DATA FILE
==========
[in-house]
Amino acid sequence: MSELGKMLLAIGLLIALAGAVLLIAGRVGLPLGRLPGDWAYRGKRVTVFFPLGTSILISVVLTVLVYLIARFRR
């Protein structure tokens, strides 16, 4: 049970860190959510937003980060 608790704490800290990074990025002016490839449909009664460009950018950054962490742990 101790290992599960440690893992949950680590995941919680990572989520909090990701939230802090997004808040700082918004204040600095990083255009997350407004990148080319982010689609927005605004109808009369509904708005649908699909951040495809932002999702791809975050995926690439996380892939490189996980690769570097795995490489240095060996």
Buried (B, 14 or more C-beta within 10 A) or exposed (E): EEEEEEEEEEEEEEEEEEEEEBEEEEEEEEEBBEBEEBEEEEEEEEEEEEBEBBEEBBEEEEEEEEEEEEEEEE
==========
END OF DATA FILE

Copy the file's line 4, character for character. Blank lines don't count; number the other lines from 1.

Buried (B, 14 or more C-beta within 10 A) or exposed (E): EEEEEEEEEEEEEEEEEEEEEBEEEEEEEEEBBEBEEBEEEEEEEEEEEEBEBBEEBBEEEEEEEEEEEEEEEE